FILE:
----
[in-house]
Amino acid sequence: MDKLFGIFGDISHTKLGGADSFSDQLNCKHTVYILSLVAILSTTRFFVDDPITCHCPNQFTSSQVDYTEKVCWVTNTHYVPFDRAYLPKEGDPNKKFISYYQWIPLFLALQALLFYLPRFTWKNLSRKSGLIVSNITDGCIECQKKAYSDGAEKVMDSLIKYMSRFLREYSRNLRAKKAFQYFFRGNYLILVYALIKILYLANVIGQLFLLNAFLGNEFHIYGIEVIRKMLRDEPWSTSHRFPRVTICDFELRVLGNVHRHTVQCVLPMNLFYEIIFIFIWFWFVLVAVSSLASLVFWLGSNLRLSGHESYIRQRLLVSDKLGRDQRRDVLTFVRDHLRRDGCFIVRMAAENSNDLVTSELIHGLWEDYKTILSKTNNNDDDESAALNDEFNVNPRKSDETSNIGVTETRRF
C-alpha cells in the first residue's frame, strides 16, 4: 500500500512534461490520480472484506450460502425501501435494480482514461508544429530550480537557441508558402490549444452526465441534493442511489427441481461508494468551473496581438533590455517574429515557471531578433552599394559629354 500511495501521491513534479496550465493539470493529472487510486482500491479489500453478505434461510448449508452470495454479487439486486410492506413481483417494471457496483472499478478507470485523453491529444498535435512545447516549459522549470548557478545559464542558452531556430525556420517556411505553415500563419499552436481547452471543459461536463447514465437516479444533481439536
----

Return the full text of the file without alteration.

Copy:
[in-house]
Amino acid sequence: MDKLFGIFGDISHTKLGGADSFSDQLNCKHTVYILSLVAILSTTRFFVDDPITCHCPNQFTSSQVDYTEKVCWVTNTHYVPFDRAYLPKEGDPNKKFISYYQWIPLFLALQALLFYLPRFTWKNLSRKSGLIVSNITDGCIECQKKAYSDGAEKVMDSLIKYMSRFLREYSRNLRAKKAFQYFFRGNYLILVYALIKILYLANVIGQLFLLNAFLGNEFHIYGIEVIRKMLRDEPWSTSHRFPRVTICDFELRVLGNVHRHTVQCVLPMNLFYEIIFIFIWFWFVLVAVSSLASLVFWLGSNLRLSGHESYIRQRLLVSDKLGRDQRRDVLTFVRDHLRRDGCFIVRMAAENSNDLVTSELIHGLWEDYKTILSKTNNNDDDESAALNDEFNVNPRKSDETSNIGVTETRRF
C-alpha cells in the first residue's frame, strides 16, 4: 500500500512534461490520480472484506450460502425501501435494480482514461508544429530550480537557441508558402490549444452526465441534493442511489427441481461508494468551473496581438533590455517574429515557471531578433552599394559629354 500511495501521491513534479496550465493539470493529472487510486482500491479489500453478505434461510448449508452470495454479487439486486410492506413481483417494471457496483472499478478507470485523453491529444498535435512545447516549459522549470548557478545559464542558452531556430525556420517556411505553415500563419499552436481547452471543459461536463447514465437516479444533481439536